Exelon Corp. has asked FERC to allow it to sell some of the power from its Byron nuclear power plant, located outside of Chicago, into markets operated by the Midcontinent Independent System Operator Inc.
On Feb. 22, Exelon and MISO filed a network resource interconnection service for an external generating facility agreement to be valid for five years and cover 2,300 MW of the approximately 2,346-MW nuclear plant's capacity. The deal was struck Feb. 6 between Exelon and MISO.
Even if FERC gives Exelon the right to export into MISO, whether Exelon will actually do so is uncertain given that the Byron nuclear plant is located in PJM Interconnection's market and is committed to supply power to PJM's market from June 1 through May 2019.
"We operate in a competitive environment that calls on us to make sure customers have access to reliable, zero-carbon nuclear power by maximizing value at Byron and that benefits customers by enabling the movement of energy among regional transmission organizations such as MISO and PJM to where it is needed and is most valued by consumers," said Paul Adams, a spokesman with Exelon, in an email.
Byron was originally identified by Exelon as one of three Illinois nuclear power plants at risk of early closures due to low electricity prices. The other two nuclear plants, Clinton Power Station and Quad Cities, are respectively located in MISO and PJM and are the sole beneficiaries of Illinois' nuclear subsidy that was signed into state law in December 2016.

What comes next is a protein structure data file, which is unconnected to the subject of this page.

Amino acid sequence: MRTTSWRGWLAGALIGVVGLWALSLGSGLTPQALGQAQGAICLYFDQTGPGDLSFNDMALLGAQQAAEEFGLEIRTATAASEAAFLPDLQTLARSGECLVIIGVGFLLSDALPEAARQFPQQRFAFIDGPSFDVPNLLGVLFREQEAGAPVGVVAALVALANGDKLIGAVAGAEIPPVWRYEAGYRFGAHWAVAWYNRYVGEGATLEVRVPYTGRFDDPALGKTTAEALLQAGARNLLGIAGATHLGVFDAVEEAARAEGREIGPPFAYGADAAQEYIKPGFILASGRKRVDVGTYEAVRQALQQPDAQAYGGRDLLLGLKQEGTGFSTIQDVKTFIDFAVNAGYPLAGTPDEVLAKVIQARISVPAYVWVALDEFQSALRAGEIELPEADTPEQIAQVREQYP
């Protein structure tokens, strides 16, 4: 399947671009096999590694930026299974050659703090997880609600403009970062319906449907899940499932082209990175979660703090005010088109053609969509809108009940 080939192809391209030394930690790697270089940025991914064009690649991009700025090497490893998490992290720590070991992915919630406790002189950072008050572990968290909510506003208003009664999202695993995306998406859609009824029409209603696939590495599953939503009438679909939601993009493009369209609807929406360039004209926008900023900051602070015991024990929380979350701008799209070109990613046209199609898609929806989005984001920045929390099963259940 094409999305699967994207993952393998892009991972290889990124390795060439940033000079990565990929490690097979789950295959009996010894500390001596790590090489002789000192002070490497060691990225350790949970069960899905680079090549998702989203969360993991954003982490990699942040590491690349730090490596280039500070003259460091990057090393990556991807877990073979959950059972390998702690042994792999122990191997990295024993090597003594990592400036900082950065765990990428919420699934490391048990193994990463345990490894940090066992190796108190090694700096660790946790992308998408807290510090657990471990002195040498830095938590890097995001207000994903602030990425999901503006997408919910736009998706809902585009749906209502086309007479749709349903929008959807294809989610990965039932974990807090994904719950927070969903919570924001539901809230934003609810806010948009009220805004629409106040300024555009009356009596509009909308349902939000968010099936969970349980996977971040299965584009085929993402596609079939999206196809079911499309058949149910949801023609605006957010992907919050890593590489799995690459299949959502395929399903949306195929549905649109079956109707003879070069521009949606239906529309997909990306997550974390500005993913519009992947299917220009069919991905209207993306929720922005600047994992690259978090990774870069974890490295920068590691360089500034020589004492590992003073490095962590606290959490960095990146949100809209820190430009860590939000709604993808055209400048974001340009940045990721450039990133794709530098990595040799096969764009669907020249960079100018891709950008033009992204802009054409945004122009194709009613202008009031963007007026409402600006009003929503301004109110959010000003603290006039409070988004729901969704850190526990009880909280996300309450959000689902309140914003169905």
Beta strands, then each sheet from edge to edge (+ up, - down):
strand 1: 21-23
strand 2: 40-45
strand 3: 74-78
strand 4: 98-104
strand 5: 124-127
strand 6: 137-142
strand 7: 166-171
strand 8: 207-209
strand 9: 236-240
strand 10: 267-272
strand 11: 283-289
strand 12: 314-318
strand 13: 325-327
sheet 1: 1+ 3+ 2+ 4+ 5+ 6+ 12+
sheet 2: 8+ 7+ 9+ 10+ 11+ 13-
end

Illinois' nuclear subsidy compensates the two uneconomic nuclear plants about $235 million annually over 10 years for their emission-free generation through a zero-emissions credit initiative similar to New York's subsidy. The out-of-market program was prompted by Exelon's threat to retire the plants after Quad Cities failed to clear PJM's base residual auction for 2019-2020, and Clinton's successful clearing of MISO's 2016-2017 primary reliability auction was at an insufficient price to keep the plant open.
Expounding on speculation that Exelon intends to sell into the MISO market, Dave Lundy, director of the BEST Coalition, which was formed by various groups opposed to the nuclear subsidy, criticized the move.
"This confirms that Exelon was wildly disingenuous with the general assembly when it sold its multi-billion dollar bailout on the premise that if Illinois lost power from Clinton or Quad Cities, prices would soar," said Lundy in an email. "But now we suddenly have enough excess that they can export the massive Byron plant from PJM without issue? Exelon clearly knew this was coming and didn't feel it was necessary to share that information with legislators or the governor's office." (FERC docket ER17-1013)